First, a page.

Witnesses told the House Committee on Financial Services Subcommittee on Domestic Monetary Policy and Technology that the Mint loses out on at least one third of potential sales because it cannot meet demand.
"The Mint has taken steps to address its supply difficulties by adding additional capacity, but it still struggles to meet demand, particularly for the Silver eagle Bullion coins," said Terence Hanlon, president of Gage Metals, a Dallas-based precious metals dealer.
Beth Deisher, editor of weekly coin collecting magazine Coin World, cited the two-thirds cut in production of .999 fine silver versions of the 2010 America the Beautiful quarter dollars as symptomatic of the problem.
"Despite the Mint's earlier announcements suggesting 100,000 of each of the five designs would be available to the market, five days before sales to the public were to begin, the Mint disclosed it would instead produce only 33,000," she said.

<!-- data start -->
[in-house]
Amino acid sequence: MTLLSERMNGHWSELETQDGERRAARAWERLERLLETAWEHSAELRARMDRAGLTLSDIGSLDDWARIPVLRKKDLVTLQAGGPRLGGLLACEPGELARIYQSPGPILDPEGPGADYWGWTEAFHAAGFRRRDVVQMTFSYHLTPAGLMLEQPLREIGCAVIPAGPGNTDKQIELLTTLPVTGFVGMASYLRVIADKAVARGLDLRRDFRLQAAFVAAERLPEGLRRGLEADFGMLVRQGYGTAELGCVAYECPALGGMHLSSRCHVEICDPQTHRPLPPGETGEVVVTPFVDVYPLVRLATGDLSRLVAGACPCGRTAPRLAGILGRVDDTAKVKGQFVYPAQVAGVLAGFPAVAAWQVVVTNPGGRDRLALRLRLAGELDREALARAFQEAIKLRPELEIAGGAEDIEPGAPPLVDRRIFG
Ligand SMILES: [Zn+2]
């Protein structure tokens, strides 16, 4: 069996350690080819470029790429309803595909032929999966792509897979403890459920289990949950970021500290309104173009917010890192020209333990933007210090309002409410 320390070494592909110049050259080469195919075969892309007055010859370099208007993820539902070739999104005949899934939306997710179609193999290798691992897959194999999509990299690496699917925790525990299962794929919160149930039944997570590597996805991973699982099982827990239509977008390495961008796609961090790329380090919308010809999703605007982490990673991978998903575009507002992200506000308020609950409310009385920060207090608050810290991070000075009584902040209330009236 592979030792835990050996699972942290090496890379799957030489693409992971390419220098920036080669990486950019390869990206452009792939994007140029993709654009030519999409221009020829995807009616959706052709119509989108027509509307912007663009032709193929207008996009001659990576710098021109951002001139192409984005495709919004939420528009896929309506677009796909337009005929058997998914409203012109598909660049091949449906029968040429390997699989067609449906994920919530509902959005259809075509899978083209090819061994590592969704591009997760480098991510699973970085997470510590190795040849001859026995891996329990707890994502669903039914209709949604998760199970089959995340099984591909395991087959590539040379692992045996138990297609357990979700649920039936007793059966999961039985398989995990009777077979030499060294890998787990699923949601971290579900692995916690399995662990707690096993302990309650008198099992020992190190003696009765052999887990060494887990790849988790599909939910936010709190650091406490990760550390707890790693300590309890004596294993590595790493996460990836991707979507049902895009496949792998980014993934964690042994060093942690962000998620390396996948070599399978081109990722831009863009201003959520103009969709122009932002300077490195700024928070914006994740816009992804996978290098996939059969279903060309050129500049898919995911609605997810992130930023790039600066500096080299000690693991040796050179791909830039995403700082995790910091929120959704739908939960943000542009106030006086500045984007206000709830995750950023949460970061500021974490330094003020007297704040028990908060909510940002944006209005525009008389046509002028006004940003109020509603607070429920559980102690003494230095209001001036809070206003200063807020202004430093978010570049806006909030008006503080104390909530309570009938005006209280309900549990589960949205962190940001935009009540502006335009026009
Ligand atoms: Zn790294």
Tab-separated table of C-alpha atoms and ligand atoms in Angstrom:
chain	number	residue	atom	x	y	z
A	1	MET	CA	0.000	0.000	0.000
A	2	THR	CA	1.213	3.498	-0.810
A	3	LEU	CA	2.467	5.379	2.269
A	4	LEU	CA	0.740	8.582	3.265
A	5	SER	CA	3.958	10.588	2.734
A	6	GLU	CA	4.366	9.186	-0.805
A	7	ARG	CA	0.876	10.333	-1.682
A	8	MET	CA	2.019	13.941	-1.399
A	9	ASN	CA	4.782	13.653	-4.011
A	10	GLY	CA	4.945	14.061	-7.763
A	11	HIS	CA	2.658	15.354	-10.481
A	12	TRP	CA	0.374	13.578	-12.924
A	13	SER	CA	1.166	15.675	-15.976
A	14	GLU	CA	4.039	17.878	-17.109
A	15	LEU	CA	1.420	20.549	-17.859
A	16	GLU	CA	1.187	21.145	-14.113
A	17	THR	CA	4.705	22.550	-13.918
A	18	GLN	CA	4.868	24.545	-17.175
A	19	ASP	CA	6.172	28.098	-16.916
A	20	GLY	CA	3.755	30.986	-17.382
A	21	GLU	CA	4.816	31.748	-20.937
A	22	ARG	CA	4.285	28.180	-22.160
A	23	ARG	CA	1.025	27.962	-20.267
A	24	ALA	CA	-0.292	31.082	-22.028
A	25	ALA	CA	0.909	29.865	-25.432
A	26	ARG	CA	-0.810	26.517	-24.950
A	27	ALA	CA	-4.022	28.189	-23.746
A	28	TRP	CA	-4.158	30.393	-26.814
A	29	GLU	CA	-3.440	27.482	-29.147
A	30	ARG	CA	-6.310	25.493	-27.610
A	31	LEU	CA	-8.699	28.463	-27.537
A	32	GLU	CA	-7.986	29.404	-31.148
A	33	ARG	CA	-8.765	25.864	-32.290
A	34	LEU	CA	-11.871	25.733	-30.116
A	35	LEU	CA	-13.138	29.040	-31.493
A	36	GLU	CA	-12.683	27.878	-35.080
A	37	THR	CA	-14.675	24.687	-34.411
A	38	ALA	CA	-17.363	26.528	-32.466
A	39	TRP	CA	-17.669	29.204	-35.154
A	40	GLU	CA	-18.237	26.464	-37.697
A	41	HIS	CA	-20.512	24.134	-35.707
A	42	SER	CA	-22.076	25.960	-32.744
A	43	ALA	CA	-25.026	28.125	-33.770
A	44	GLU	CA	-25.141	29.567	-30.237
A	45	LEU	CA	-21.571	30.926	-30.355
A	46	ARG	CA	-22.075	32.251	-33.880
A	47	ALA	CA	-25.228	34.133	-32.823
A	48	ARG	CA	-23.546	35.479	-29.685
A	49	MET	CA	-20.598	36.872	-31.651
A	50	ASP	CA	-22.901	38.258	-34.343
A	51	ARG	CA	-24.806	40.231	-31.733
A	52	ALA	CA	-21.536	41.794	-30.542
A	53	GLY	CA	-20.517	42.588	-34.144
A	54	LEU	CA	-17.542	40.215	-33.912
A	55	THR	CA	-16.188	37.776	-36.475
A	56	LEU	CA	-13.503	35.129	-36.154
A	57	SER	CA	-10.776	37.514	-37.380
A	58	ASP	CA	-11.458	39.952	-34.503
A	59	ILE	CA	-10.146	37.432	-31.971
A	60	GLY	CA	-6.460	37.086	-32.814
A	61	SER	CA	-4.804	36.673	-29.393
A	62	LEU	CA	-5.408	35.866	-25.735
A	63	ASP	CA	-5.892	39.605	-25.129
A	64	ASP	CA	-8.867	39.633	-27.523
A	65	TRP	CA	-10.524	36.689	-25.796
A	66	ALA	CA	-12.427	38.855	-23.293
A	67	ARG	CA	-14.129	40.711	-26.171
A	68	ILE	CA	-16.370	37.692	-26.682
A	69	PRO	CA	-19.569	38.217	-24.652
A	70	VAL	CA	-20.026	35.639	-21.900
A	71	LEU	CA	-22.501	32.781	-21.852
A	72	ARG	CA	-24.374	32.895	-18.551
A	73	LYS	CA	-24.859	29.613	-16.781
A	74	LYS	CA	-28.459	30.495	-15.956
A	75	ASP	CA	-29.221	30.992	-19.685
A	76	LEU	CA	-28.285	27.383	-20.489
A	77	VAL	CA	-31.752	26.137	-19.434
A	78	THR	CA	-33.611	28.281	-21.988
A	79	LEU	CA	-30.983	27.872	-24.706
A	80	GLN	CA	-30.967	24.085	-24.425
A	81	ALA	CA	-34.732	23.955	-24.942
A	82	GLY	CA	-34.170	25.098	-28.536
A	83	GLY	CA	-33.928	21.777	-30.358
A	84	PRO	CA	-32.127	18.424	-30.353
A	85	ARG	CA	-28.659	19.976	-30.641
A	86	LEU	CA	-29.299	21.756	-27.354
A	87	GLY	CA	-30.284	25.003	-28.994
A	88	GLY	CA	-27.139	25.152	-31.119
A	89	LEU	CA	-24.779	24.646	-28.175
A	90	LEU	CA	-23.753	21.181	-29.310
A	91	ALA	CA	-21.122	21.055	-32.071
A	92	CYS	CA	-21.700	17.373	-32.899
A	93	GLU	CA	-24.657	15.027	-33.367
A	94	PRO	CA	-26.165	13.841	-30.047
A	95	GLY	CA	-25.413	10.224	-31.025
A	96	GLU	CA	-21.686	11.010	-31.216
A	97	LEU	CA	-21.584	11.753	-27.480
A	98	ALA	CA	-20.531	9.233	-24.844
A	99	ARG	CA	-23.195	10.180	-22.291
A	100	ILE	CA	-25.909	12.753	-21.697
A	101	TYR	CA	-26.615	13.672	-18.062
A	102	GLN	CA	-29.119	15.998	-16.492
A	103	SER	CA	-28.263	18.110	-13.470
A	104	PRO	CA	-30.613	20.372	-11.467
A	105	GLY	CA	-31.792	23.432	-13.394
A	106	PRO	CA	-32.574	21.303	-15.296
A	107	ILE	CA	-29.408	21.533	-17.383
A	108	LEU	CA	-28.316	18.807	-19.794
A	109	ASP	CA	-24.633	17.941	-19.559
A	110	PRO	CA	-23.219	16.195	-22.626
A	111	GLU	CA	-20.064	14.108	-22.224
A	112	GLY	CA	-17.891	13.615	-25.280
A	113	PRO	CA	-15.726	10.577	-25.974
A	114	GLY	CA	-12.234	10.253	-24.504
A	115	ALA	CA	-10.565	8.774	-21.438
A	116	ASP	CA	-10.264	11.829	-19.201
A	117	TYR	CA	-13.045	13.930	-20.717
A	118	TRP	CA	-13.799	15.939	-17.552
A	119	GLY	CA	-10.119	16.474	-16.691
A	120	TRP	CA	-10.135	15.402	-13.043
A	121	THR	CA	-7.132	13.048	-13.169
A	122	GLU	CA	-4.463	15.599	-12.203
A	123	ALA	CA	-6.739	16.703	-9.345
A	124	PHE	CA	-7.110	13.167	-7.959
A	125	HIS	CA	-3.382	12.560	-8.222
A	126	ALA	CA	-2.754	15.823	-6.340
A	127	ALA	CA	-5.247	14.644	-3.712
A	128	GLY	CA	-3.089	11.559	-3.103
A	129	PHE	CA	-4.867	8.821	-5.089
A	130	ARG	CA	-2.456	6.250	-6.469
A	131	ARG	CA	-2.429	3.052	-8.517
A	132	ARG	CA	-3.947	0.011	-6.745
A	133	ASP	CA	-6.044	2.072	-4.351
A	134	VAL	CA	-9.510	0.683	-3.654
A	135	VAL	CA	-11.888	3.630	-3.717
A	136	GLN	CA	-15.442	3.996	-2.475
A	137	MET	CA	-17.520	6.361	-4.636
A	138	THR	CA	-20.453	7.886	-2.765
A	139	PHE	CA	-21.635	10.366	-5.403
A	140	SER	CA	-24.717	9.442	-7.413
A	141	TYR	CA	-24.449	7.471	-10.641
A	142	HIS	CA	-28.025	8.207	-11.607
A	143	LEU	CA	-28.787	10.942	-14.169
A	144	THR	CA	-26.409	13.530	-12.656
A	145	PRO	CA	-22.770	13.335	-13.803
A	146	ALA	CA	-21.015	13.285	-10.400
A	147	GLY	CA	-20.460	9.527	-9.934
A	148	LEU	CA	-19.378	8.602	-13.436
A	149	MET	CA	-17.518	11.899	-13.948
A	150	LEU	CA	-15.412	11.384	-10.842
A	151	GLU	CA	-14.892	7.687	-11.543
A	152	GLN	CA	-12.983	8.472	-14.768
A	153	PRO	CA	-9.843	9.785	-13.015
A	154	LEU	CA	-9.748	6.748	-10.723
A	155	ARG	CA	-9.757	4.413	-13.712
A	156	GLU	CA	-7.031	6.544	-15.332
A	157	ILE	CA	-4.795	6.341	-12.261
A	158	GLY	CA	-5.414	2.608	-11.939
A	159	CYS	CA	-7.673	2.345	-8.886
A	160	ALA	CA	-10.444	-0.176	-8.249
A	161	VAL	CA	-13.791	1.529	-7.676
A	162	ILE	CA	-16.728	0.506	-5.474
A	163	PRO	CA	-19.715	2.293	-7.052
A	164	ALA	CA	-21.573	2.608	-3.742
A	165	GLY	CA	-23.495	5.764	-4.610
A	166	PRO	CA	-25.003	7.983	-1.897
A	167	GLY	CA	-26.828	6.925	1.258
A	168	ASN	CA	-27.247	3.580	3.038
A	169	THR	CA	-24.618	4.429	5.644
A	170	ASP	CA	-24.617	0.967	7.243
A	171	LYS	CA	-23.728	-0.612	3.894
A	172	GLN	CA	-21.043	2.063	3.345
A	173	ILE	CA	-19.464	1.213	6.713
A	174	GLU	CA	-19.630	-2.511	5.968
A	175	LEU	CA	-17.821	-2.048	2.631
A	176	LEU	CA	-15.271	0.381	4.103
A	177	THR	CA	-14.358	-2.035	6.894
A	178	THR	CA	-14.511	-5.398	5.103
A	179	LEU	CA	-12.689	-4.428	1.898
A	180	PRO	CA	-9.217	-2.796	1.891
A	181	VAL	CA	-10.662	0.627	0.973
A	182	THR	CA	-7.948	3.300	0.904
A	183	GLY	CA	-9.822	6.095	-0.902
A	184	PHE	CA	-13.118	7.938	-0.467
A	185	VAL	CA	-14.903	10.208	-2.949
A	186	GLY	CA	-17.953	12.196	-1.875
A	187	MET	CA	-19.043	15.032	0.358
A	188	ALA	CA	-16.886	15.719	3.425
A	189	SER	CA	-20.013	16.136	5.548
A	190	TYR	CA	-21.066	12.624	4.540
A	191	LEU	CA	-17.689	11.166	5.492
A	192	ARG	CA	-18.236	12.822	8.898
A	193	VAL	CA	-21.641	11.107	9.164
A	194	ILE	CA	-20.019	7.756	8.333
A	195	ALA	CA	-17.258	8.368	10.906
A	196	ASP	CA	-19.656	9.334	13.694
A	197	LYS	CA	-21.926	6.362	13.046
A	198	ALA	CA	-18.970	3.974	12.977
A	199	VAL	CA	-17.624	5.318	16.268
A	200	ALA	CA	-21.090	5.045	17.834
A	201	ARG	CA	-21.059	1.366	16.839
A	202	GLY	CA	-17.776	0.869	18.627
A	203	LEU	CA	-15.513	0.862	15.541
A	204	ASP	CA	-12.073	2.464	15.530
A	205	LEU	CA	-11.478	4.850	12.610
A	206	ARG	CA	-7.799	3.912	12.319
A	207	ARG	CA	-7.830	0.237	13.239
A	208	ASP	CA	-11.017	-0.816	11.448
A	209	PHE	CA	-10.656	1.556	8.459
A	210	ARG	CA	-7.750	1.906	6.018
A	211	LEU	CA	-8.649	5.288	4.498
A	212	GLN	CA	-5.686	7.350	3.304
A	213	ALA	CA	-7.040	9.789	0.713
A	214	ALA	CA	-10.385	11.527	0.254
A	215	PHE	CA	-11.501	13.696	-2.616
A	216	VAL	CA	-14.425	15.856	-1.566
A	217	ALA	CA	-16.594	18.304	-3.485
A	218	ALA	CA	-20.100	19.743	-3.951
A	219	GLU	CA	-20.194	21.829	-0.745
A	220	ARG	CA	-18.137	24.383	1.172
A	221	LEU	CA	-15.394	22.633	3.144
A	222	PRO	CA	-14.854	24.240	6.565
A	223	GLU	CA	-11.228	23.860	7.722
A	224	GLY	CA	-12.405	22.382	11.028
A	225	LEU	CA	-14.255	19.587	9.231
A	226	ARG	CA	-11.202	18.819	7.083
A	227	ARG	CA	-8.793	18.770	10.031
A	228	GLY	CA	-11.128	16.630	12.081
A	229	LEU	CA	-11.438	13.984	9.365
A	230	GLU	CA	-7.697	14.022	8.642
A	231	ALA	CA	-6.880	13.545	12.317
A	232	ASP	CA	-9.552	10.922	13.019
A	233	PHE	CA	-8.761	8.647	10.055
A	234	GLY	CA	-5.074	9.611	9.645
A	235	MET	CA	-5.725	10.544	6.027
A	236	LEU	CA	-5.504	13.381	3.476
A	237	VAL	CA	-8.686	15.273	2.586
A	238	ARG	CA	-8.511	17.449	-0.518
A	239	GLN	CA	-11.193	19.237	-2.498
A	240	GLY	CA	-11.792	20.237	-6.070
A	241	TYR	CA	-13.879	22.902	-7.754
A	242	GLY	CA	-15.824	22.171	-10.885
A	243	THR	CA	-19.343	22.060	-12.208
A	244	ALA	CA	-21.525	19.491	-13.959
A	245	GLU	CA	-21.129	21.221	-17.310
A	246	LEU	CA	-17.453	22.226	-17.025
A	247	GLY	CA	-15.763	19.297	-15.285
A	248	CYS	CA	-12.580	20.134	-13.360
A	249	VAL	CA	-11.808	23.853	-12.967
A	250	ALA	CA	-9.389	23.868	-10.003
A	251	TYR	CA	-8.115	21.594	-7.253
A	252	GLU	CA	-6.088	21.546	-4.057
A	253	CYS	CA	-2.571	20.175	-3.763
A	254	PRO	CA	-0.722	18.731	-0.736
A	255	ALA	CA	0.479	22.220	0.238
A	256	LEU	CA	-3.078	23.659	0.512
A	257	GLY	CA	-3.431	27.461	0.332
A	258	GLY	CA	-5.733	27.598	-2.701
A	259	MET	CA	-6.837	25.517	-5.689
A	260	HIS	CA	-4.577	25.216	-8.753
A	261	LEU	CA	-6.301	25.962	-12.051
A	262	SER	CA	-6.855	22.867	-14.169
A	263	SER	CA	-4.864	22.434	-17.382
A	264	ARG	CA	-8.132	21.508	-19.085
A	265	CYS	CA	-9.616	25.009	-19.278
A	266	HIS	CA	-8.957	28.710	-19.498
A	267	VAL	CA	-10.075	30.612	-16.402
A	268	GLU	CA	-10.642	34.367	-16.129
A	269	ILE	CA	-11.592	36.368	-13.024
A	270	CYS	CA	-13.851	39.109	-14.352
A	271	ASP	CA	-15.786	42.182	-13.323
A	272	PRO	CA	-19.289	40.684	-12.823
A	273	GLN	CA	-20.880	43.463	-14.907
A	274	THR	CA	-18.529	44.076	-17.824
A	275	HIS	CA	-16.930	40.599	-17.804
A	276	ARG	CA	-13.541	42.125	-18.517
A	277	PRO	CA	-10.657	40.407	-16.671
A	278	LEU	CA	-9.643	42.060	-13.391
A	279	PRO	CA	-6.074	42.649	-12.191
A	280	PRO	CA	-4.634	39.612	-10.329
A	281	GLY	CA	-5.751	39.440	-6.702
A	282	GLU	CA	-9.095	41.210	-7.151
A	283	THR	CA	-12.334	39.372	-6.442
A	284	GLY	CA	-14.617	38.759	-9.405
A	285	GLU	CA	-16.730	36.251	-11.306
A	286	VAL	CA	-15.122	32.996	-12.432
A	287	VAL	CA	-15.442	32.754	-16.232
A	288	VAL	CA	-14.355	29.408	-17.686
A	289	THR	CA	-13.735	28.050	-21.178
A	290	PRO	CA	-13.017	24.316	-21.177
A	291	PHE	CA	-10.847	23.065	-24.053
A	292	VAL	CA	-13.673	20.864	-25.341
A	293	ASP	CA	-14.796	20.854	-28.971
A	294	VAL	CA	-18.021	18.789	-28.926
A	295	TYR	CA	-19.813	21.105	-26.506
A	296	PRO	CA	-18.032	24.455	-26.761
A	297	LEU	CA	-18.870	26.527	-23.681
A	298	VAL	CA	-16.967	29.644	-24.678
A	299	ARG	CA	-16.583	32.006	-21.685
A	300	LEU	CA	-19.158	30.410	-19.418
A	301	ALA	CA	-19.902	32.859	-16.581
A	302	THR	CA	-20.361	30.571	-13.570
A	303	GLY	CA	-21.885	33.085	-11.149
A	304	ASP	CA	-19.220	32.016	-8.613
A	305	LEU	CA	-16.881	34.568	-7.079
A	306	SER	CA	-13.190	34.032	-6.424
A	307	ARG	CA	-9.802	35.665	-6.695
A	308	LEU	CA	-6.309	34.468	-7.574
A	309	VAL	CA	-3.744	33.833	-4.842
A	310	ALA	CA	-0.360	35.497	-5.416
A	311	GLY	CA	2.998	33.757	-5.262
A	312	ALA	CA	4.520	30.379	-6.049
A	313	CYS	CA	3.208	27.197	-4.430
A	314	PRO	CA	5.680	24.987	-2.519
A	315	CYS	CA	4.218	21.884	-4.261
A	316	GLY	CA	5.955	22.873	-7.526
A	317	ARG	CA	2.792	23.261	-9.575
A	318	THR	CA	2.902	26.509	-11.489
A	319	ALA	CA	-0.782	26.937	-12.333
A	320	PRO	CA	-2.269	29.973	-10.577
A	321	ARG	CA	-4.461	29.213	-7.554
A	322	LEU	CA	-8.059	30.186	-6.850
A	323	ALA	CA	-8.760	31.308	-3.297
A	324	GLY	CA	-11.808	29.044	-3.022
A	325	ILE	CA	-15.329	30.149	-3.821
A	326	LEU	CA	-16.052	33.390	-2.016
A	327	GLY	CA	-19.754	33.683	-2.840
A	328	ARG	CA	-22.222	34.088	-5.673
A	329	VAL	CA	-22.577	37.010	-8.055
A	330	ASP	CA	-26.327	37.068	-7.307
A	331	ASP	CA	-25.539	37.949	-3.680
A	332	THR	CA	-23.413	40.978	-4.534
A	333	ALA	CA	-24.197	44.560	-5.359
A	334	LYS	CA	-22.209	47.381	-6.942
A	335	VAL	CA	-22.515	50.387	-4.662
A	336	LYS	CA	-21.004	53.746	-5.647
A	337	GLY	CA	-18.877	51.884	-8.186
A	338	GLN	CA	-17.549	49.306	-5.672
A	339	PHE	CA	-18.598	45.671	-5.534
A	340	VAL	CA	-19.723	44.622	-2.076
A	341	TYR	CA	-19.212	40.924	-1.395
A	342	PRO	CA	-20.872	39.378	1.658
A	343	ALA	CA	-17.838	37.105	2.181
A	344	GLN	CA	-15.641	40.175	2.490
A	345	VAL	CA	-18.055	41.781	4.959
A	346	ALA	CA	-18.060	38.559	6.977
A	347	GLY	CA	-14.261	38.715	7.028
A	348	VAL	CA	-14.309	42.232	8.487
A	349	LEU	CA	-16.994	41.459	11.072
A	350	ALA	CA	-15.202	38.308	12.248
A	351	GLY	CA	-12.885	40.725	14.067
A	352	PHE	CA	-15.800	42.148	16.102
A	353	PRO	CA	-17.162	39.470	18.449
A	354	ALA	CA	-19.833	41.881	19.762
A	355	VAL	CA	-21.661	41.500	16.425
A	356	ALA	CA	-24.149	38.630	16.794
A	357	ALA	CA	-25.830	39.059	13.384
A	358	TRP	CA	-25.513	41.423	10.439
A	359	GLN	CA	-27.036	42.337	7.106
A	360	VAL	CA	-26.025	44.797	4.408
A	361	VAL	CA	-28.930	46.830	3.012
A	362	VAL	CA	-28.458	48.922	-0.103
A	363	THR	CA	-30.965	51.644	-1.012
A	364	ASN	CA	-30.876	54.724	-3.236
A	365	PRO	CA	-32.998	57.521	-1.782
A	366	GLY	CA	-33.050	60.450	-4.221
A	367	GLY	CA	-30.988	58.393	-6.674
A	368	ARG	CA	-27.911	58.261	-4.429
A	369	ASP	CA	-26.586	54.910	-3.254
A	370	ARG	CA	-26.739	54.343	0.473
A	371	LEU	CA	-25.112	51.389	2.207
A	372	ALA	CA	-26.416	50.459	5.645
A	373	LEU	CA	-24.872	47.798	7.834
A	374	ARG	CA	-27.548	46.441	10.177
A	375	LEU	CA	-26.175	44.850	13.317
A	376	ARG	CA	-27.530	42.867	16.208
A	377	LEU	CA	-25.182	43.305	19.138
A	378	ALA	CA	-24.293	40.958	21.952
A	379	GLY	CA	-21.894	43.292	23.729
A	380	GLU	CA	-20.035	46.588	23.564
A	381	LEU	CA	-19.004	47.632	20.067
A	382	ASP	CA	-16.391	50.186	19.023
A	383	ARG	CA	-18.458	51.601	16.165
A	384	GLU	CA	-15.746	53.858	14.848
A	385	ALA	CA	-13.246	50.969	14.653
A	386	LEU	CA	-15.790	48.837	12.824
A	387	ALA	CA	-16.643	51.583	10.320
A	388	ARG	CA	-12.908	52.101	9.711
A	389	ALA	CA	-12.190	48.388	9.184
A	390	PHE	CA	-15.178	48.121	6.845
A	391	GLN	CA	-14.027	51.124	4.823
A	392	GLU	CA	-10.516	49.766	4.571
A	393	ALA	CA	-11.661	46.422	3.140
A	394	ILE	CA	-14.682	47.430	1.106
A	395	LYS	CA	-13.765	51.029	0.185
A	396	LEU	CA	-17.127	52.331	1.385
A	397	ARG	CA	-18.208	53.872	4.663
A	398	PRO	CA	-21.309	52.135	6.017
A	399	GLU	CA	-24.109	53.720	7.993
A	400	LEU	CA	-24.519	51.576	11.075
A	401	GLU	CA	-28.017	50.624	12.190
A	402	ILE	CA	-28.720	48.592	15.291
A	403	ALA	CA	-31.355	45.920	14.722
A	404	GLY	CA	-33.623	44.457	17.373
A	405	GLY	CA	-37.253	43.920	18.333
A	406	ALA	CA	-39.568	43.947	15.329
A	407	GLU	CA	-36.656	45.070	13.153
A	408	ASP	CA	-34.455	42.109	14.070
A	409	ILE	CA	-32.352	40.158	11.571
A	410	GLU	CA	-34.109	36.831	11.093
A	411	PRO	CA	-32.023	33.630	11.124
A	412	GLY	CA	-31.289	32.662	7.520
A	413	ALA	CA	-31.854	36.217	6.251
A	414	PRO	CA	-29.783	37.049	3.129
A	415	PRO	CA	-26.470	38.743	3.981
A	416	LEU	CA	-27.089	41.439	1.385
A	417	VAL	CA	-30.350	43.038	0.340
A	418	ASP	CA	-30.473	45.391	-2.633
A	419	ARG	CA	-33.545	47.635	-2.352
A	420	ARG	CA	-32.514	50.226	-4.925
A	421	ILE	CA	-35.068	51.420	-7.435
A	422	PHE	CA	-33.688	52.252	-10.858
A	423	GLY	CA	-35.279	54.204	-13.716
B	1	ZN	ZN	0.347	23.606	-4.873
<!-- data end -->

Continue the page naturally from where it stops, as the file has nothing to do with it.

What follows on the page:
Deisher also highlighted the problem of bulk buyers distorting the market for Silver and Gold Coins.
"Some people are able to sit by their computer during business work hours and purchase in quantities, thereby shutting out others," she said. "Those who successfully obtain the coins race to eBay to sell them at exorbitant prices and high profits."
Subcommittee chairman Ron Paul, R-Texas, said the situation at the Mint is a "reflection of what we are doing to our money," in particular what he termed a "huge debasement of our currency".
Total demand for Silver – including non-investment demand such as jewelry and industrial – rose almost 15% last year, according to figures from GFMS, the leading metals research company.